K. Sharma, S. Schmitt, C. G. Bergner, S. Tyanova, N. Kannaiyan, N. Manrique-Hoyos, K. Kongi, L. Cantuti, U.K. Hanisch, M.A. Philips, M.J. Rossner, M. Mann & M. Simons

Cell type- and brain region-resolved mouse brain proteome.

Nature Neuroscience, November 2015 DOI: 10.1038/nn.4160

Dr. Christiane Menzfeld | Max Planck Institute of Biochemistry, Martinsried
Further information:
https://www.mpg.de/9724954/protein-atlas-brain

More articles from Life Sciences:

nachricht BigH1 -- The key histone for male fertility
14.12.2017 | Institute for Research in Biomedicine (IRB Barcelona)

nachricht Guardians of the Gate
14.12.2017 | Max-Planck-Institut für Biochemie

All articles from Life Sciences >>>

The most recent press releases about innovation >>>

Die letzten 5 Focus-News des innovations-reports im Überblick:

Im Focus: Long-lived storage of a photonic qubit for worldwide teleportation

MPQ scientists achieve long storage times for photonic quantum bits which break the lower bound for direct teleportation in a global quantum network.

Concerning the development of quantum memories for the realization of global quantum networks, scientists of the Quantum Dynamics Division led by Professor...

Im Focus: Electromagnetic water cloak eliminates drag and wake

Detailed calculations show water cloaks are feasible with today's technology

Researchers have developed a water cloaking concept based on electromagnetic forces that could eliminate an object's wake, greatly reducing its drag while...

Im Focus: Scientists channel graphene to understand filtration and ion transport into cells

Tiny pores at a cell's entryway act as miniature bouncers, letting in some electrically charged atoms--ions--but blocking others. Operating as exquisitely sensitive filters, these "ion channels" play a critical role in biological functions such as muscle contraction and the firing of brain cells.

To rapidly transport the right ions through the cell membrane, the tiny channels rely on a complex interplay between the ions and surrounding molecules,...

Im Focus: Towards data storage at the single molecule level

The miniaturization of the current technology of storage media is hindered by fundamental limits of quantum mechanics. A new approach consists in using so-called spin-crossover molecules as the smallest possible storage unit. Similar to normal hard drives, these special molecules can save information via their magnetic state. A research team from Kiel University has now managed to successfully place a new class of spin-crossover molecules onto a surface and to improve the molecule’s storage capacity. The storage density of conventional hard drives could therefore theoretically be increased by more than one hundred fold. The study has been published in the scientific journal Nano Letters.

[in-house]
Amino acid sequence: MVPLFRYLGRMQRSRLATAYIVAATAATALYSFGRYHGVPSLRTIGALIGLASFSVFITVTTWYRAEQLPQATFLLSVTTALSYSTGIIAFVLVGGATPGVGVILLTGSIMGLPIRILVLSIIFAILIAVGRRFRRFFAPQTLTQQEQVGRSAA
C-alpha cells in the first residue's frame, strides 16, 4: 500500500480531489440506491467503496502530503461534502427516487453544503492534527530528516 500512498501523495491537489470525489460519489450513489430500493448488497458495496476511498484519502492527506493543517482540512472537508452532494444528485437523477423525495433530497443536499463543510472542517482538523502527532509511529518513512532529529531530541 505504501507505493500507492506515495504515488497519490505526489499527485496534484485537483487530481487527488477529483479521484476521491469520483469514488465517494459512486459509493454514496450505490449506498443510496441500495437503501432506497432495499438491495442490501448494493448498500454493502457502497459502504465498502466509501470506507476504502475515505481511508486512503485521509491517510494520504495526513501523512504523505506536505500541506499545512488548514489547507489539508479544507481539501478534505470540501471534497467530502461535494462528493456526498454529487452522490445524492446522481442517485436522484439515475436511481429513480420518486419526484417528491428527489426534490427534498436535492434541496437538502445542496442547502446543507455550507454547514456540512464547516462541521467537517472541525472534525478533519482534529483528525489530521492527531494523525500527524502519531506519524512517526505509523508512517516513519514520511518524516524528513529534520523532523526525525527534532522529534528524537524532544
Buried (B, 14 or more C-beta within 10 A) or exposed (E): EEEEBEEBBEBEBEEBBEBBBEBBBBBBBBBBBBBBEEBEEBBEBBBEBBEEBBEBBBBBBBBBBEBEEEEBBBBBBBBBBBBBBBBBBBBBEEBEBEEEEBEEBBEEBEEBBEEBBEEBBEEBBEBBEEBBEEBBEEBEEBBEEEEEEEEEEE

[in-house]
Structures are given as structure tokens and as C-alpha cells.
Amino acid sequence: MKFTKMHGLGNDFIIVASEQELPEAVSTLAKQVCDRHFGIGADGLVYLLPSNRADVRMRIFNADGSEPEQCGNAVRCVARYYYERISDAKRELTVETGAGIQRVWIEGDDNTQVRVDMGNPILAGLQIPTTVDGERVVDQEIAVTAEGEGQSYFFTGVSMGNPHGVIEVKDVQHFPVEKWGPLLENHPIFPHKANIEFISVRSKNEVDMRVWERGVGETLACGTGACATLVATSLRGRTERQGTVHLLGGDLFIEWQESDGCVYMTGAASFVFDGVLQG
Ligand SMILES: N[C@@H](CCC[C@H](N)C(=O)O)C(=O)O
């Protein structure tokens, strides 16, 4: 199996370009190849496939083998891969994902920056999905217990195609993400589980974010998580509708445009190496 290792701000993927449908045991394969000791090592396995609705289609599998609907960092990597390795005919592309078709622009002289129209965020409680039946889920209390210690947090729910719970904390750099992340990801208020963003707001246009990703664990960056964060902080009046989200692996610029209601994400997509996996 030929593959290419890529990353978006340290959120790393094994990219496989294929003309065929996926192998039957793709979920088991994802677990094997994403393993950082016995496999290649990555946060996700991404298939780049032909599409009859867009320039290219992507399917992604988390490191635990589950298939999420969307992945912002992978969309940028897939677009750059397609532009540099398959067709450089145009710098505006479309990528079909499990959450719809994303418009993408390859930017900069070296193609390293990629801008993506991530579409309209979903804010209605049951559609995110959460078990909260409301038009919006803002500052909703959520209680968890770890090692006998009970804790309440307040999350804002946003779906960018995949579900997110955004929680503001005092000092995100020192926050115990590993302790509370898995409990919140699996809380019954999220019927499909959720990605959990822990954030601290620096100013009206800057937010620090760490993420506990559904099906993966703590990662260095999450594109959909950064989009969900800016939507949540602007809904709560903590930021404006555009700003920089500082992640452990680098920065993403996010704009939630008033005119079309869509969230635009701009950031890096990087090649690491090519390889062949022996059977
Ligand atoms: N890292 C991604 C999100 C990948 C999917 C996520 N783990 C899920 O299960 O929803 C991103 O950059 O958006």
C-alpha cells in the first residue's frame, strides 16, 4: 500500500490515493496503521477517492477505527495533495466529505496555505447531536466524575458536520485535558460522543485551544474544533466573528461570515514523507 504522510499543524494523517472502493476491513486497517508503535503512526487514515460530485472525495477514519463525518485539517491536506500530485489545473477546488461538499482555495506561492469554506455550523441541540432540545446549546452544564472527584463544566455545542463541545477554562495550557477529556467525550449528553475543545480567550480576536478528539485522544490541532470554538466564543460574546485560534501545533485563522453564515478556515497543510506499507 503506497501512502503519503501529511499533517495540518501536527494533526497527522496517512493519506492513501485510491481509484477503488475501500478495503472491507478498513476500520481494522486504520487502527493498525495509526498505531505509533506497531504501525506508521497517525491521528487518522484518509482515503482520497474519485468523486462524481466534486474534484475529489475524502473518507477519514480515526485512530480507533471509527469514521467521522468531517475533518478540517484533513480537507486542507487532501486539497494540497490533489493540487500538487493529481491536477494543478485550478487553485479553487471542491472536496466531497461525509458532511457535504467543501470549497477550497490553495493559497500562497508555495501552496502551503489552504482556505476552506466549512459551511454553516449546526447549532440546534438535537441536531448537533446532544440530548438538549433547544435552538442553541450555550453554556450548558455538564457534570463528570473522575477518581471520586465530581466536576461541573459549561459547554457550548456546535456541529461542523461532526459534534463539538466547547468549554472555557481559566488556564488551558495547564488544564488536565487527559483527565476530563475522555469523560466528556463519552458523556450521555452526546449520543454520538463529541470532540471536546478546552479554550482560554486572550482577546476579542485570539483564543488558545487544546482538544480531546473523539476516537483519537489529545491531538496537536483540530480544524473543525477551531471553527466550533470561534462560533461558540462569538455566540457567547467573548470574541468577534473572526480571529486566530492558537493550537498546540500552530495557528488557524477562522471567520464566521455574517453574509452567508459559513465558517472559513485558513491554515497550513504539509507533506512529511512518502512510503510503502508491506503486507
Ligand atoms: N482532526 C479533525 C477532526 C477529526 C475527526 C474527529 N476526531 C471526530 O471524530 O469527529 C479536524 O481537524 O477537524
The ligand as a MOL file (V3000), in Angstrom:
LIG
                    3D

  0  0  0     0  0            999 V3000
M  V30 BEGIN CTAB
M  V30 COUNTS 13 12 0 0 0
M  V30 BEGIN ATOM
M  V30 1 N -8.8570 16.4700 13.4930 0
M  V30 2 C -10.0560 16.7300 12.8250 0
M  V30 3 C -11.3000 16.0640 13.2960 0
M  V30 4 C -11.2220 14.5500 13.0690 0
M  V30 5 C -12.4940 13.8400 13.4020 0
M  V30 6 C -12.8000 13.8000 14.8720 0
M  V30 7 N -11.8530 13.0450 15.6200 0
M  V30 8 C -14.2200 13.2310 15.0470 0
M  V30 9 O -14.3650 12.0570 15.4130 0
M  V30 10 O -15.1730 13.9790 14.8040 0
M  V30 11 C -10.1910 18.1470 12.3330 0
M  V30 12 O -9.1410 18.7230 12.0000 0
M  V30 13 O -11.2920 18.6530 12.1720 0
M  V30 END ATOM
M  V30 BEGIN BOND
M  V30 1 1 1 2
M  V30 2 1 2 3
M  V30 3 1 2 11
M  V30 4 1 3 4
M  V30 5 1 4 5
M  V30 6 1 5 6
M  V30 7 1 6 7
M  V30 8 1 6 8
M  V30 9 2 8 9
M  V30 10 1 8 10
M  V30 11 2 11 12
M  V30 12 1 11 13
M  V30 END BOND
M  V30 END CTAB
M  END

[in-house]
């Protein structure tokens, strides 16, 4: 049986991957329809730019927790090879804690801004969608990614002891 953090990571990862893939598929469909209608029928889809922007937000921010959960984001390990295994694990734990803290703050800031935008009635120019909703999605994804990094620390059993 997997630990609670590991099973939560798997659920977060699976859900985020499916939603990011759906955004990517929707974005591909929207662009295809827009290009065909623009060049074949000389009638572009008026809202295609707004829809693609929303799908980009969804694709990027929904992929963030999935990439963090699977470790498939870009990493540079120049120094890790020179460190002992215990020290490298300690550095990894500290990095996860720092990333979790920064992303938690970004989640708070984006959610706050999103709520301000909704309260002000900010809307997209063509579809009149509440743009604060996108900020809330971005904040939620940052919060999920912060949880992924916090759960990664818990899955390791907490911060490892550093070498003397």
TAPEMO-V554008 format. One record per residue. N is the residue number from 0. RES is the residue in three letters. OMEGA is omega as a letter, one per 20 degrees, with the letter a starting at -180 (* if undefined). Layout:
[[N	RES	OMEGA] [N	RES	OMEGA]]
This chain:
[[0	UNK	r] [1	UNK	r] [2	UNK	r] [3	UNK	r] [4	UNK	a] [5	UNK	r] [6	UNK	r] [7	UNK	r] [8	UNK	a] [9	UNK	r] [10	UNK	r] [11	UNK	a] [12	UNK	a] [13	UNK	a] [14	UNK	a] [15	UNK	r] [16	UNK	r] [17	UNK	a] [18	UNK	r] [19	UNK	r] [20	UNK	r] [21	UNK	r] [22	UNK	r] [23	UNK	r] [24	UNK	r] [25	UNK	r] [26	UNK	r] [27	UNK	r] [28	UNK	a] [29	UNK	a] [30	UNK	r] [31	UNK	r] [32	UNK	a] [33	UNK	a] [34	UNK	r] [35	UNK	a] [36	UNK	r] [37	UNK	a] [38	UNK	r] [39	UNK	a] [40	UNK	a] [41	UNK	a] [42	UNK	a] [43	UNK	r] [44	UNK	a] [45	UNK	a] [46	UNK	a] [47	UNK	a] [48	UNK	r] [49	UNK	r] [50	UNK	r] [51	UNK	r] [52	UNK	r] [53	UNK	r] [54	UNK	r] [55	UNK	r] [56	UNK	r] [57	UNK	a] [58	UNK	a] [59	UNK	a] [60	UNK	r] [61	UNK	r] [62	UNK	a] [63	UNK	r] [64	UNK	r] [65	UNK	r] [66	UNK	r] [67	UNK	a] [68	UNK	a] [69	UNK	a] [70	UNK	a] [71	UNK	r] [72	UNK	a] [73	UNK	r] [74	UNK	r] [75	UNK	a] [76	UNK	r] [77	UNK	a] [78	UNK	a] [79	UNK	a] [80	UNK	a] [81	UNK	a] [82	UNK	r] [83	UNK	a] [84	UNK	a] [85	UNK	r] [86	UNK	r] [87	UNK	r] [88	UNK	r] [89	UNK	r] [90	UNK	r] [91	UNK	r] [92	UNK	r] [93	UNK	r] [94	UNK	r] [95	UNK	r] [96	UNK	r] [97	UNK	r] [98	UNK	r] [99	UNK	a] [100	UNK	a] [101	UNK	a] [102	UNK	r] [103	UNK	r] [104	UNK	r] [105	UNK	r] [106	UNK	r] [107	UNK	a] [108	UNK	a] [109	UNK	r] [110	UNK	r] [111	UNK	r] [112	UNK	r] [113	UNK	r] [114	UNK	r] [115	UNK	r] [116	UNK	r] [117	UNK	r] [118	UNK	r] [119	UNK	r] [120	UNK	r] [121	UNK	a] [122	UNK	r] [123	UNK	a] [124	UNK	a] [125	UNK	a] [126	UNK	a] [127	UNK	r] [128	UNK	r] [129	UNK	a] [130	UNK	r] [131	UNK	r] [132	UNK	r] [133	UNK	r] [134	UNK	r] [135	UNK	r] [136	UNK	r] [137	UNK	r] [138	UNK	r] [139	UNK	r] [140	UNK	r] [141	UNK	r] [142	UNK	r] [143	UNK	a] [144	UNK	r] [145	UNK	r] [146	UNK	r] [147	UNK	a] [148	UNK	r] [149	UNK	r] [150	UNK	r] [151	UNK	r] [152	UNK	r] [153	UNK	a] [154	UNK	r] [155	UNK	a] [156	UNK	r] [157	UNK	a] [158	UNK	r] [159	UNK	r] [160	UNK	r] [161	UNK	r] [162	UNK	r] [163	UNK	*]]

Over the past few years, the building blocks of storage media have gotten ever smaller. But further miniaturization of the current technology is hindered by...

Im Focus: Successful Mechanical Testing of Nanowires

With innovative experiments, researchers at the Helmholtz-Zentrums Geesthacht and the Technical University Hamburg unravel why tiny metallic structures are extremely strong

Light-weight and simultaneously strong – porous metallic nanomaterials promise interesting applications as, for instance, for future aeroplanes with enhanced...

All Focus news of the innovation-report >>>

Anzeige

Anzeige

Event News

See, understand and experience the work of the future

11.12.2017 | Event News

Innovative strategies to tackle parasitic worms

08.12.2017 | Event News

AKL’18: The opportunities and challenges of digitalization in the laser industry

07.12.2017 | Event News

 
Latest News

Plasmonic biosensors enable development of new easy-to-use health tests

14.12.2017 | Health and Medicine

New type of smart windows use liquid to switch from clear to reflective

14.12.2017 | Physics and Astronomy

BigH1 -- The key histone for male fertility

14.12.2017 | Life Sciences

VideoLinks
B2B-VideoLinks
More VideoLinks >>>